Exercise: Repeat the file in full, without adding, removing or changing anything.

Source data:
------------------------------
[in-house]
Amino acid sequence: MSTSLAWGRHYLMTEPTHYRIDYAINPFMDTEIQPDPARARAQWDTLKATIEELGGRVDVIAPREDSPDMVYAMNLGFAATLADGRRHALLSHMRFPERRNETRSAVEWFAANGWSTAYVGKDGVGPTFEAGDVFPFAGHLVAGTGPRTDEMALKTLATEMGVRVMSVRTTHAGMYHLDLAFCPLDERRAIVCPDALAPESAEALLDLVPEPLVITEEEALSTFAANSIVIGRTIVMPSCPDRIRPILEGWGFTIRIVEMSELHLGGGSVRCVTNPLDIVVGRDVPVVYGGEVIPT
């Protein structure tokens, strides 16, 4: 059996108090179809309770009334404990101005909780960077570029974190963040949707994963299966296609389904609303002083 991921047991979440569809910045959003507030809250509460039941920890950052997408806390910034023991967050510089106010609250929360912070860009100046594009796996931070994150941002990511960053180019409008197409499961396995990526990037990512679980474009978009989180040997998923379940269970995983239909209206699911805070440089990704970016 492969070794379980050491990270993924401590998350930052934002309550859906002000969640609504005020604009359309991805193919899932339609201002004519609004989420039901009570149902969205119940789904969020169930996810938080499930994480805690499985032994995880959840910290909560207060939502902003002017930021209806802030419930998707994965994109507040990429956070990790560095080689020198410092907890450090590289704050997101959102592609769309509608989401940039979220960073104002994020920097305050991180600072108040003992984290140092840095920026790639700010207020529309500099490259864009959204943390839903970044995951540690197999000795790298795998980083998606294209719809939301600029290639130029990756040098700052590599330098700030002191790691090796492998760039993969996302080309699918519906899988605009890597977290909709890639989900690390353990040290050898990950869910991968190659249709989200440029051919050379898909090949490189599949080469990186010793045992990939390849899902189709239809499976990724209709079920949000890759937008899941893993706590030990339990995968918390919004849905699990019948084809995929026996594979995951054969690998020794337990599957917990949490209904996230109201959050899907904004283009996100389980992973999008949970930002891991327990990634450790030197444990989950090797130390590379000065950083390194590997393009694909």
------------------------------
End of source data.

[in-house]
Amino acid sequence: MSTSLAWGRHYLMTEPTHYRIDYAINPFMDTEIQPDPARARAQWDTLKATIEELGGRVDVIAPREDSPDMVYAMNLGFAATLADGRRHALLSHMRFPERRNETRSAVEWFAANGWSTAYVGKDGVGPTFEAGDVFPFAGHLVAGTGPRTDEMALKTLATEMGVRVMSVRTTHAGMYHLDLAFCPLDERRAIVCPDALAPESAEALLDLVPEPLVITEEEALSTFAANSIVIGRTIVMPSCPDRIRPILEGWGFTIRIVEMSELHLGGGSVRCVTNPLDIVVGRDVPVVYGGEVIPT
């Protein structure tokens, strides 16, 4: 059996108090179809309770009334404990101005909780960077570029974190963040949707994963299966296609389904609303002083 991921047991979440569809910045959003507030809250509460039941920890950052997408806390910034023991967050510089106010609250929360912070860009100046594009796996931070994150941002990511960053180019409008197409499961396995990526990037990512679980474009978009989180040997998923379940269970995983239909209206699911805070440089990704970016 492969070794379980050491990270993924401590998350930052934002309550859906002000969640609504005020604009359309991805193919899932339609201002004519609004989420039901009570149902969205119940789904969020169930996810938080499930994480805690499985032994995880959840910290909560207060939502902003002017930021209806802030419930998707994965994109507040990429956070990790560095080689020198410092907890450090590289704050997101959102592609769309509608989401940039979220960073104002994020920097305050991180600072108040003992984290140092840095920026790639700010207020529309500099490259864009959204943390839903970044995951540690197999000795790298795998980083998606294209719809939301600029290639130029990756040098700052590599330098700030002191790691090796492998760039993969996302080309699918519906899988605009890597977290909709890639989900690390353990040290050898990950869910991968190659249709989200440029051919050379898909090949490189599949080469990186010793045992990939390849899902189709239809499976990724209709079920949000890759937008899941893993706590030990339990995968918390919004849905699990019948084809995929026996594979995951054969690998020794337990599957917990949490209904996230109201959050899907904004283009996100389980992973999008949970930002891991327990990634450790030197444990989950090797130390590379000065950083390194590997393009694909």